Cancer patients in remission often live on a knife's edge, wondering if their disease will recur. This possibility is more likely in some types of cancers than in others. One of these is diffuse large B-cell lymphoma, which is the most common blood cancer in this country. It's often successfully treated, but a significant minority of patients will relapse. Detecting these relapses early is critical, but difficult.
Hematologist and oncologists Ash Alizadeh, MD, PhD, and David Kurtz, MD, and former postdoctoral scholar Michael Green, PhD, wanted to find a better way to track disease progression in these patients. They've developed a new technique, published Friday in the journal Blood, that is more accurate and can detect relapses earlier than conventional methods.
"As a clinician, I care for many of these patients," Alizadeh explained to me. "Detecting relapse can be very difficult. It would be a major step forward to develop a way to identify these patients before they become sick again."
Detecting relapse can be very difficult. It would be a major step forward to develop a way to identify these patients before they become sick again.
The researchers turned to what's known as circulating tumor DNA in the blood. The approach, which was pioneered by Stanford bioengineer Stephen Quake, PhD, relies on the idea that when the cells in our body die, they rupture and release their contents, including their DNA, into our bloodstream. Tracking the rise and fall of the levels of these tiny snippets of genetic information can give insight into what is happening throughout the body.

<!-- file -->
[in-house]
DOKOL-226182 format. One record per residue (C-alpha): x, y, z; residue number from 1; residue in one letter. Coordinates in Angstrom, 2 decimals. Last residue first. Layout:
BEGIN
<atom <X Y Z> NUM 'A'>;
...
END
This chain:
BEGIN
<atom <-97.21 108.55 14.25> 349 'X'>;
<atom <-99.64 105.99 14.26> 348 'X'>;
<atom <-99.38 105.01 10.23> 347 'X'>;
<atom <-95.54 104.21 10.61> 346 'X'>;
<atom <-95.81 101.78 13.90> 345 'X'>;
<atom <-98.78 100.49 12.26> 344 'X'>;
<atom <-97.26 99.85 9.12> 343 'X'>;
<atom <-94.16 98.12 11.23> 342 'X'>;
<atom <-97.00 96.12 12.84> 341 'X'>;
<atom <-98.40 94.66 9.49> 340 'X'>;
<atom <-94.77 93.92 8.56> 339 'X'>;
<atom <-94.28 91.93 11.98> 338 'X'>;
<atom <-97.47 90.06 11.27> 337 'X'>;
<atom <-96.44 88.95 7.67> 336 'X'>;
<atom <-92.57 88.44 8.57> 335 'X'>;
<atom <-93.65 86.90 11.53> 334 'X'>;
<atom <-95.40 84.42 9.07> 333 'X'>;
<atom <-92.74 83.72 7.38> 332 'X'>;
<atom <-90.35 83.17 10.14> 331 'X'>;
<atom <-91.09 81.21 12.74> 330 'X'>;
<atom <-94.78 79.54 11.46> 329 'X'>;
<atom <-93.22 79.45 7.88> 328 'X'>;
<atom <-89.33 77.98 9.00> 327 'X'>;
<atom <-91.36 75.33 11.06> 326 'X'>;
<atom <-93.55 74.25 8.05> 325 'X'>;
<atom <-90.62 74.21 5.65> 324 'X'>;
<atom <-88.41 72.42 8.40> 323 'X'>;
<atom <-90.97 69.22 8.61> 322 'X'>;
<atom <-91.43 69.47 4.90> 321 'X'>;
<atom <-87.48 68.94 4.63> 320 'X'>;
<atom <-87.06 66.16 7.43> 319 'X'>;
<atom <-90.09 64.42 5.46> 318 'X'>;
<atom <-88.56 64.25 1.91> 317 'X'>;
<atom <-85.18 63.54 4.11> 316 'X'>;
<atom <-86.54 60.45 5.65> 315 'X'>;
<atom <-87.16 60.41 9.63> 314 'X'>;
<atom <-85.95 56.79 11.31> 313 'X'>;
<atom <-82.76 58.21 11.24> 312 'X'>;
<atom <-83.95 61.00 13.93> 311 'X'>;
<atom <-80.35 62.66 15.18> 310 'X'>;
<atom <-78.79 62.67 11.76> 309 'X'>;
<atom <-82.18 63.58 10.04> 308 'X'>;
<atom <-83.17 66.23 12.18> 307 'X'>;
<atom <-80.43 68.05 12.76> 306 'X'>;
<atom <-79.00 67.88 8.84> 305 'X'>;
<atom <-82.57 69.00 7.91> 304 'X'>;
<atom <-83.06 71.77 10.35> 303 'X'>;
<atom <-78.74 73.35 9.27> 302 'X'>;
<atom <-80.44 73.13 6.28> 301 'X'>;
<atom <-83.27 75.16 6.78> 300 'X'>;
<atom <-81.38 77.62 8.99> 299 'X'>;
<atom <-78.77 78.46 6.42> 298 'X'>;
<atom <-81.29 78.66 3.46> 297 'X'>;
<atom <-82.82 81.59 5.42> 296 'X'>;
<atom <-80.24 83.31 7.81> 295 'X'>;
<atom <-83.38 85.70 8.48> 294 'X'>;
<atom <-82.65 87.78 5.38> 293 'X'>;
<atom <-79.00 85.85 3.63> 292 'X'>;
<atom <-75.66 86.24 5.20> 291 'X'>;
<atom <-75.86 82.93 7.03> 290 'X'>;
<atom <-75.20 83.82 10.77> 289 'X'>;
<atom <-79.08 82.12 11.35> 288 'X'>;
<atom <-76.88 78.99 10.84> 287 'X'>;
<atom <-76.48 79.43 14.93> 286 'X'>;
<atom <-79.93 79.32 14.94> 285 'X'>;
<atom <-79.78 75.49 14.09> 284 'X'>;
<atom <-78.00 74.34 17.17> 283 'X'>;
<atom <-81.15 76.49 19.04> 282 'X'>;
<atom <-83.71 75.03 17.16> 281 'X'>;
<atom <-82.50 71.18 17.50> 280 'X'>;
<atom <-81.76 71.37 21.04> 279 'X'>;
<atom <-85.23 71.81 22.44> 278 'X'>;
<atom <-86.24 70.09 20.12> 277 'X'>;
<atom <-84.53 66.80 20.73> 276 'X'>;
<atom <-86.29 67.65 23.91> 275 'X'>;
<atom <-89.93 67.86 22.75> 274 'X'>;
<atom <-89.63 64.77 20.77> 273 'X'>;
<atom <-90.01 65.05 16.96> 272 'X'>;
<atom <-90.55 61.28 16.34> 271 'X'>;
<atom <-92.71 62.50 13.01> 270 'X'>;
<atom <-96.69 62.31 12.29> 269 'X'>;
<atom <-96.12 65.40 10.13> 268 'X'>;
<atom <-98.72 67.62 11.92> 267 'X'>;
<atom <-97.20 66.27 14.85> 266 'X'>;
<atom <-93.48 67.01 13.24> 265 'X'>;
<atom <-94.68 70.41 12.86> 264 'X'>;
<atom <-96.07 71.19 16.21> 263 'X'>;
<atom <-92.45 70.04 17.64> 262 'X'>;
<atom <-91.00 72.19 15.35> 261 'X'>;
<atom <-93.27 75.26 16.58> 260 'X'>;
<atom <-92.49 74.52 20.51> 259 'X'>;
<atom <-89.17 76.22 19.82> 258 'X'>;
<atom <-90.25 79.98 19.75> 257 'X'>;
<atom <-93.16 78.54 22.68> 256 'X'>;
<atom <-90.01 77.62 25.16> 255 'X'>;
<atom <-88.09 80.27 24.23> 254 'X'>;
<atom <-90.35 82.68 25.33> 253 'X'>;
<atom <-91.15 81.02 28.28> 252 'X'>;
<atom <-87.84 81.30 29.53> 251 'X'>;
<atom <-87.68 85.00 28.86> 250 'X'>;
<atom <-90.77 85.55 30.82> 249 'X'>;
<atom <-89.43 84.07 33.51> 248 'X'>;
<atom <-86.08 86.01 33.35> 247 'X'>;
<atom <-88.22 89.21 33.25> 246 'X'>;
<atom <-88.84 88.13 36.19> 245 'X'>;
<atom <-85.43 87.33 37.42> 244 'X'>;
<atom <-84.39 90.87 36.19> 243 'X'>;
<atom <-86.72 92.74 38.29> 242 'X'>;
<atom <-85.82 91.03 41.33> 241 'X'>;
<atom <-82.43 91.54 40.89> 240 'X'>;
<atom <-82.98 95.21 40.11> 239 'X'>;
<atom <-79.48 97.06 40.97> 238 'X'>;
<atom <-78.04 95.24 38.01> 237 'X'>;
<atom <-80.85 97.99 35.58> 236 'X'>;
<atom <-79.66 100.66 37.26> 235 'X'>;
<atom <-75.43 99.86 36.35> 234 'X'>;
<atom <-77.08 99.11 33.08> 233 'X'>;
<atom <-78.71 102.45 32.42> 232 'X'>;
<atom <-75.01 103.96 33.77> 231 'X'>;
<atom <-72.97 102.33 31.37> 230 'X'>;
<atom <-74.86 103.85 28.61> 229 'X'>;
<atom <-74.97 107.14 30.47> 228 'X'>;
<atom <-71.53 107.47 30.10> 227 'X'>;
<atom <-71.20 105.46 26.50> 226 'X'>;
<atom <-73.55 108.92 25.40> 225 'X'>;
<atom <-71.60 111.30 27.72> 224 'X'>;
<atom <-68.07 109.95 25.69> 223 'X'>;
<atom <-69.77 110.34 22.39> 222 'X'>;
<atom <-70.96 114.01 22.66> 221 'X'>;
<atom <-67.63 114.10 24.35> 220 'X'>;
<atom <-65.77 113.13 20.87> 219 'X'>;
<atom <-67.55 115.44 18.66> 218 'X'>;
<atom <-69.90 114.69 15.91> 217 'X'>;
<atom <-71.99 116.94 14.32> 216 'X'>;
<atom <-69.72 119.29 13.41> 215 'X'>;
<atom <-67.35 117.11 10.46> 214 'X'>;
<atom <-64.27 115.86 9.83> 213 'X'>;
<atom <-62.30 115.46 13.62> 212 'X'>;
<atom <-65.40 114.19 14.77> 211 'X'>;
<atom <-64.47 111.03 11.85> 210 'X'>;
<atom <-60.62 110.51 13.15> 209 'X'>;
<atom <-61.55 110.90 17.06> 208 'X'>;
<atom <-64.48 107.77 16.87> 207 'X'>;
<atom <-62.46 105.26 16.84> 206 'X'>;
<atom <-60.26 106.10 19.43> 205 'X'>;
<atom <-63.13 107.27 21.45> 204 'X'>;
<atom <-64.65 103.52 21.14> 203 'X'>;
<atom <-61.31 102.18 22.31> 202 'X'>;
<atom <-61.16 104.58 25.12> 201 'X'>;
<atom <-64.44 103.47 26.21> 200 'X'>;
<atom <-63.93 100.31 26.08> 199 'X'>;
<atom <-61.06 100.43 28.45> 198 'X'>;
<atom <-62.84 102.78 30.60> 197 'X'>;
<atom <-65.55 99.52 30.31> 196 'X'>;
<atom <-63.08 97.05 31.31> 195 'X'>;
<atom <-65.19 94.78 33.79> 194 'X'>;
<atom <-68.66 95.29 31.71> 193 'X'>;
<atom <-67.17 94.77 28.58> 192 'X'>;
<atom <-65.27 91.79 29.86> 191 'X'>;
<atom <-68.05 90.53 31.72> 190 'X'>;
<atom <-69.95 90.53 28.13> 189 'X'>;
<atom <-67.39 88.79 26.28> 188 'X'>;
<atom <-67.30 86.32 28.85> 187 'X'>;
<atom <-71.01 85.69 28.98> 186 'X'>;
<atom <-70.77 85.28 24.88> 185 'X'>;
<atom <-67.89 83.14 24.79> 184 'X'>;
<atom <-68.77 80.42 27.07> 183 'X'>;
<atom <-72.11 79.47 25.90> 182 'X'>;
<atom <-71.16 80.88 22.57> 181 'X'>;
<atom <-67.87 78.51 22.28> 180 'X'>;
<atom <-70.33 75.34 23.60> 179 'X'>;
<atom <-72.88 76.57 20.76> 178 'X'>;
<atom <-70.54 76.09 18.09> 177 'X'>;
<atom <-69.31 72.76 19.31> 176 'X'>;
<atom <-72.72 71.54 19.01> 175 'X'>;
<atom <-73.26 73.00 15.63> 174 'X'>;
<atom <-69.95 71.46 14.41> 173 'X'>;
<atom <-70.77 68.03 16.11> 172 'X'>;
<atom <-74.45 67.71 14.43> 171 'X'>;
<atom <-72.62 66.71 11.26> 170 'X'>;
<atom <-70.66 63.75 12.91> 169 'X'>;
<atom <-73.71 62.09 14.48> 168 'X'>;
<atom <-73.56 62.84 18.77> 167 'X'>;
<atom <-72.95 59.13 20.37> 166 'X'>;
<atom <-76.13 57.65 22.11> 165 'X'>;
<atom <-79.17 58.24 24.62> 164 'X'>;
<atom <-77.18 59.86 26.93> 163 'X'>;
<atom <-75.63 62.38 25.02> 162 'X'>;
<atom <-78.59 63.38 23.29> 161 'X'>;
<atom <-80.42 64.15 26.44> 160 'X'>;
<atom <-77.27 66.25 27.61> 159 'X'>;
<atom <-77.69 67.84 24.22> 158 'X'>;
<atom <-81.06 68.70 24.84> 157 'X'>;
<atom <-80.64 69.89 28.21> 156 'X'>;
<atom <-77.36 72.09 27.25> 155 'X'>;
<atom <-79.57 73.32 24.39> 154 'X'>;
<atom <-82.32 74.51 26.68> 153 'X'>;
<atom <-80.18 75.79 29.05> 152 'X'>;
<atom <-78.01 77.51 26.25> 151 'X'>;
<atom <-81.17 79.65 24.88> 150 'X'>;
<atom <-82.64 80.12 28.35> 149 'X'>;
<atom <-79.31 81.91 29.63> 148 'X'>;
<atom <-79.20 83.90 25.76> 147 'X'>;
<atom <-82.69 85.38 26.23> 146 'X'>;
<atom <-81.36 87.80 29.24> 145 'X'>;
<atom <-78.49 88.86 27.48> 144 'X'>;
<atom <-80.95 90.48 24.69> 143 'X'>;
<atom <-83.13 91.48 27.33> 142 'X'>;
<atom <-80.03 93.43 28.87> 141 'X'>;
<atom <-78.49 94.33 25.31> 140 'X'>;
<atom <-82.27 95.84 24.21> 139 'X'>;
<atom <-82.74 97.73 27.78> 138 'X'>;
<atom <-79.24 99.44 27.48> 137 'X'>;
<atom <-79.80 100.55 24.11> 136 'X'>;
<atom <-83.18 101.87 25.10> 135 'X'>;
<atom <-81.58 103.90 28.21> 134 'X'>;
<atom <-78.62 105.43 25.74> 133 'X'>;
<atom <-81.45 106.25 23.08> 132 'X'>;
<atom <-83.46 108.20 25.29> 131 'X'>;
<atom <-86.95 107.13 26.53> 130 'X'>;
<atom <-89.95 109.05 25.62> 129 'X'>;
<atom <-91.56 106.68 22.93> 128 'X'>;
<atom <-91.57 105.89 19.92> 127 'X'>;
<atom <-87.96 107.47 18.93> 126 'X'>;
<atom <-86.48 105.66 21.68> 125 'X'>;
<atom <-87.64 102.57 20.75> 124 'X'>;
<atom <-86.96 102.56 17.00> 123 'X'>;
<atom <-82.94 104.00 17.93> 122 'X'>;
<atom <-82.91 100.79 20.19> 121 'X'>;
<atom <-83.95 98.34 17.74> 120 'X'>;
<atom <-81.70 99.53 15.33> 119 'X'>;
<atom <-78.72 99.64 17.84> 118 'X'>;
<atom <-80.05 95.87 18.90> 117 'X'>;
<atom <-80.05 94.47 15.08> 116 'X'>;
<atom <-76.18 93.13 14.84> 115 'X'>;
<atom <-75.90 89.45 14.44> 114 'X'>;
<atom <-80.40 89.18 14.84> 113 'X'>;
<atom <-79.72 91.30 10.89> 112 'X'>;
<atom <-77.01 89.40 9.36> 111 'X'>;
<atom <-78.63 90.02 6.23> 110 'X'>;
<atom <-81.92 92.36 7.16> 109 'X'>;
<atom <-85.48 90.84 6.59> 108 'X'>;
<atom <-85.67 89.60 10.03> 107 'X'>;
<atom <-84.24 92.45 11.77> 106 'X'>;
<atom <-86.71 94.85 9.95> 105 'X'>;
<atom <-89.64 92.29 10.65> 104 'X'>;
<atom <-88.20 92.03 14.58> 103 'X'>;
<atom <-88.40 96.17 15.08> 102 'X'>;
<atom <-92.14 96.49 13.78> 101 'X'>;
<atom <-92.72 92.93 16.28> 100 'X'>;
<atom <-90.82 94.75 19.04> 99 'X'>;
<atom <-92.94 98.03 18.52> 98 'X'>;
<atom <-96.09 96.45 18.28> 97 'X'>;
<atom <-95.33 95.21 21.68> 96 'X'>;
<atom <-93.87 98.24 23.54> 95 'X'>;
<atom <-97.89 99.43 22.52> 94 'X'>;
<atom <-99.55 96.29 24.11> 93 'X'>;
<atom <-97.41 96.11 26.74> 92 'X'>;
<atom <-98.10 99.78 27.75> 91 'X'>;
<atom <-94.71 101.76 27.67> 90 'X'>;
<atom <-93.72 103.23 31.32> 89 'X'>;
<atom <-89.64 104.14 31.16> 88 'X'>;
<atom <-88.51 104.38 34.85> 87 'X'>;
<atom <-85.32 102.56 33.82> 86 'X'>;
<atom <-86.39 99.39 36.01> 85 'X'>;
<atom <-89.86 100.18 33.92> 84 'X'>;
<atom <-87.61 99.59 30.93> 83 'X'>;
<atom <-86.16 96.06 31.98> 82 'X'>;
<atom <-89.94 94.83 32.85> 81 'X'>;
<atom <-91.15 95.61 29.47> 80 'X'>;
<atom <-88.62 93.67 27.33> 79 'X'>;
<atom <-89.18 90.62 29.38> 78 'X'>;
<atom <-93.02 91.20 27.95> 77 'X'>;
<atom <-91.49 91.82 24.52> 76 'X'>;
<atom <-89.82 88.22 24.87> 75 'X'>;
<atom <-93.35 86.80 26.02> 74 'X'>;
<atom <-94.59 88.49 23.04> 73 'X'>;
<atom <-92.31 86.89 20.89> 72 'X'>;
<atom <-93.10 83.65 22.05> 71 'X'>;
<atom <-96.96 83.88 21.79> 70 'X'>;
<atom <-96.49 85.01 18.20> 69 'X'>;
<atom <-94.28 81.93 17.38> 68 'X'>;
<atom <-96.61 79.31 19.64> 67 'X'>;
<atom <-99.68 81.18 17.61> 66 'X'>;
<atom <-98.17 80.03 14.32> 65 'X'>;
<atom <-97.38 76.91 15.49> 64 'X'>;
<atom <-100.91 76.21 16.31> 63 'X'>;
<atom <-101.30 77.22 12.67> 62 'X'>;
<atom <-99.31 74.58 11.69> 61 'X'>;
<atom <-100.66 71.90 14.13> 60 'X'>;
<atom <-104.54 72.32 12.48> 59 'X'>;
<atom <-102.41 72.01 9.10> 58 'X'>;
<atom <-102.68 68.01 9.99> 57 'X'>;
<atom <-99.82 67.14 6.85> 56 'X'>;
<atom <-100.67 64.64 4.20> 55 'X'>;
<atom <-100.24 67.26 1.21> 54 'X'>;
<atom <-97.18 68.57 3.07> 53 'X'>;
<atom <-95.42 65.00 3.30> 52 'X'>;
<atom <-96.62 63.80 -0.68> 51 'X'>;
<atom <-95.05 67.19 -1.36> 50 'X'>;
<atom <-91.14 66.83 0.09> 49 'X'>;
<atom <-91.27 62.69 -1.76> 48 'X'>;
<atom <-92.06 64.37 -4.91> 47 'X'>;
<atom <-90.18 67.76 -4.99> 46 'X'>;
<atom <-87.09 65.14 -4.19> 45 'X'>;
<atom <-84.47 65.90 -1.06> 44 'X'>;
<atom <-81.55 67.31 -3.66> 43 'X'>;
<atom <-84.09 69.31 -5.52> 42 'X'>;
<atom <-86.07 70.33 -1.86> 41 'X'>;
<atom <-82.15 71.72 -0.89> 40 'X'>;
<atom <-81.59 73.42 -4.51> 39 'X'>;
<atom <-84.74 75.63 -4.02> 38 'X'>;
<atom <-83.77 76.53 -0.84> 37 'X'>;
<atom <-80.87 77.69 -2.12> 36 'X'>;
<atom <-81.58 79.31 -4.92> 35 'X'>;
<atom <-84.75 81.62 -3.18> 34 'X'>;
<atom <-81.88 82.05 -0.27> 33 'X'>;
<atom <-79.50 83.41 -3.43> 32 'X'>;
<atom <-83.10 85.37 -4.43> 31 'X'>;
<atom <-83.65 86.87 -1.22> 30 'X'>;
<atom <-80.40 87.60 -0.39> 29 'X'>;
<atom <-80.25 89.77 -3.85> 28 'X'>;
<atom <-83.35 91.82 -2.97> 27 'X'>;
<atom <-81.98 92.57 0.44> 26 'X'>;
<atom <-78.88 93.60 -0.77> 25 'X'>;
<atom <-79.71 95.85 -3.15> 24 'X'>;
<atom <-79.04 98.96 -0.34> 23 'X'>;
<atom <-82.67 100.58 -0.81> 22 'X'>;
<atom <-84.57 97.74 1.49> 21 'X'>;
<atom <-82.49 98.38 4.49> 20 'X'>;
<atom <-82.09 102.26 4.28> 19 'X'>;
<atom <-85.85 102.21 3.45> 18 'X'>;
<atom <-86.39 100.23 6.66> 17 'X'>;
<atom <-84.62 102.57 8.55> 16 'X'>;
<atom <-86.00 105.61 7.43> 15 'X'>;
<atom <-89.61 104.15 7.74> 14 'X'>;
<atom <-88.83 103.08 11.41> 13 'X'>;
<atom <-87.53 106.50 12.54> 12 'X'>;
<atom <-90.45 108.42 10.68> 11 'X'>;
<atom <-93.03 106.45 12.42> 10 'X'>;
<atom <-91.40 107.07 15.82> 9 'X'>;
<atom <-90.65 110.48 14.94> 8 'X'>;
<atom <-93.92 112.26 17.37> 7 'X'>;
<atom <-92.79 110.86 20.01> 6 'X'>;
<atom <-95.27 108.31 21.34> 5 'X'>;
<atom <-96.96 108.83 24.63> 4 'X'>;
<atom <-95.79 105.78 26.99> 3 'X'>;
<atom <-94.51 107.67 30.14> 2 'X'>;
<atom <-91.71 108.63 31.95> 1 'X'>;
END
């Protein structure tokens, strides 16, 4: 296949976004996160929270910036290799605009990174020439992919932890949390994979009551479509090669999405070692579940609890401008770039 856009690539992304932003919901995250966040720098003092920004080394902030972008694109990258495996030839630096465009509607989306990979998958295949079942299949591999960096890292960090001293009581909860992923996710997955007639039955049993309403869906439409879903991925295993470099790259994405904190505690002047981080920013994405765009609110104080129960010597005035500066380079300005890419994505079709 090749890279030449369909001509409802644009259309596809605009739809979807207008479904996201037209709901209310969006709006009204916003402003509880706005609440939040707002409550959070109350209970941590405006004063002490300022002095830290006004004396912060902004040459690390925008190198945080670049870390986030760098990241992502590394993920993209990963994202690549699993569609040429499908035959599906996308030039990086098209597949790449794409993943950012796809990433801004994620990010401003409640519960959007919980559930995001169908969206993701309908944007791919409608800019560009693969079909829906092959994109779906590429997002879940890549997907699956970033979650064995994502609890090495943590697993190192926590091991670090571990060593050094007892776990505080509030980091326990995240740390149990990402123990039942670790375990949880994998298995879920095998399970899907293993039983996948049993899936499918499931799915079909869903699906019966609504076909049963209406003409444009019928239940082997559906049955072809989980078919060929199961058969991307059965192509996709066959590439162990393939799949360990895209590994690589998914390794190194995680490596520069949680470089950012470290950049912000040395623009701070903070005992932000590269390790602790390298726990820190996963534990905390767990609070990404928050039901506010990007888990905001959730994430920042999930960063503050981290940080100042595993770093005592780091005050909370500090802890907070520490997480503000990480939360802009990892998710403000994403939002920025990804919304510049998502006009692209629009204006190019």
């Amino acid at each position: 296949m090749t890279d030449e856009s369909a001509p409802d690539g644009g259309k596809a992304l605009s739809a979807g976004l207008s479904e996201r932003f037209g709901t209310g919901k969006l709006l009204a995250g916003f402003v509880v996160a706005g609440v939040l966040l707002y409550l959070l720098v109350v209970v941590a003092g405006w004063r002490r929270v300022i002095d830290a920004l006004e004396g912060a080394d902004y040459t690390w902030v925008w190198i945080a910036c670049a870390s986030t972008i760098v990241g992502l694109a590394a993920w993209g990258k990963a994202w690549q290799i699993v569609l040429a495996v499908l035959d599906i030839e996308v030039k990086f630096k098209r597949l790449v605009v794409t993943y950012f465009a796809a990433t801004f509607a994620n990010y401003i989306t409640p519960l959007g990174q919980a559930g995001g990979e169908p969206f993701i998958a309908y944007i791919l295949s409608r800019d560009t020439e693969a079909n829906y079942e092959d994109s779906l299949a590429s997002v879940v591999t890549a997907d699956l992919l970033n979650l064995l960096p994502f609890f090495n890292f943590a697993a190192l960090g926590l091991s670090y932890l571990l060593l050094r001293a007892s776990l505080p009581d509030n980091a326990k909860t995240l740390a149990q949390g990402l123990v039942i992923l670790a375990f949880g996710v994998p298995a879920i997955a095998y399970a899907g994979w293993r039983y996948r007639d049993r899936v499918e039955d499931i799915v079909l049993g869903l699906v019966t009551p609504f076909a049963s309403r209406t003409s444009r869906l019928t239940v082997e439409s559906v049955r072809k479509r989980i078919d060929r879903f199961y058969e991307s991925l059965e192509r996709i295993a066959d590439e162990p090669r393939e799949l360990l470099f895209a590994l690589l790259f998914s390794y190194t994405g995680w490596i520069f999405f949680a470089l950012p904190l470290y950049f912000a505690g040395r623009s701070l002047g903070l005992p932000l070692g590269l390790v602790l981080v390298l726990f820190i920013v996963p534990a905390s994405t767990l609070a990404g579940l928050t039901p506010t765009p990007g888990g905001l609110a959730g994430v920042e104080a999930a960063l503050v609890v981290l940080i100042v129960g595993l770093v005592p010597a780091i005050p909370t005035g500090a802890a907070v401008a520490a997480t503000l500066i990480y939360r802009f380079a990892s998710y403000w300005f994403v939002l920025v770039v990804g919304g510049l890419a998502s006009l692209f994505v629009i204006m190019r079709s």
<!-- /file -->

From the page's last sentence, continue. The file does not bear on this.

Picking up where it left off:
When a B cell becomes cancerous, it begins to divide uncontrollably. Each of these cancer cells shares the DNA sequence of the original cell; as the cells multiply, so does the overall amount of that DNA sequence in the body. Alizadeh and his colleagues wondered whether tracking the levels of cancer-specific DNA in a patient's blood could help them identify those patients in the early stages of relapse.
Currently patients in remission are monitored for relapse with regular physical exams and blood tests. Imaging techniques such as PET or CT scans can be used to look for residual disease, but they don't detect every case, and often deliver false positive results. They are also costly and expose the patient to DNA-damaging radiation that could potentially cause secondary cancers years later.
As I describe in today's Inside Stanford Medicine:
The researchers studied 75 patients diagnosed with diffuse large B cell lymphoma. They identified the DNA sequence unique to each patient's tumor and then used high-throughput sequencing to look for this sequence in the patient's blood, both in the plasma (the straw-colored, cell-free liquid in which blood and immune cells circulate), and in the patient's circulating immune cells.
The researchers found that, in patients known to be relapsing, they could reliably detect the tumor DNA in the plasma. In contrast, when they examined the circulating cells in the blood they could detect the disease in only 30 percent of the relapsing patients.
They then compared their plasma-based method with PET/CT scans. Studying patients who would go on to relapse, they found their new method identified all patients at the time of their relapse, and often was able to detect disease prior to relapse. Furthermore, the test was positive only in those patients who truly had relapsed disease. In contrast, a positive PET/CT scan was correct only 56% of the time.
Previously: Blood will tell: In Stanford study, tiny bits of circulating tumor DNA betray hidden cancers, Gene-sequencing rare tumors - and what it means for cancer research and treatment andSmoking gun or hit-and-run? How oncogenes make good cells go bad
Photo by Mike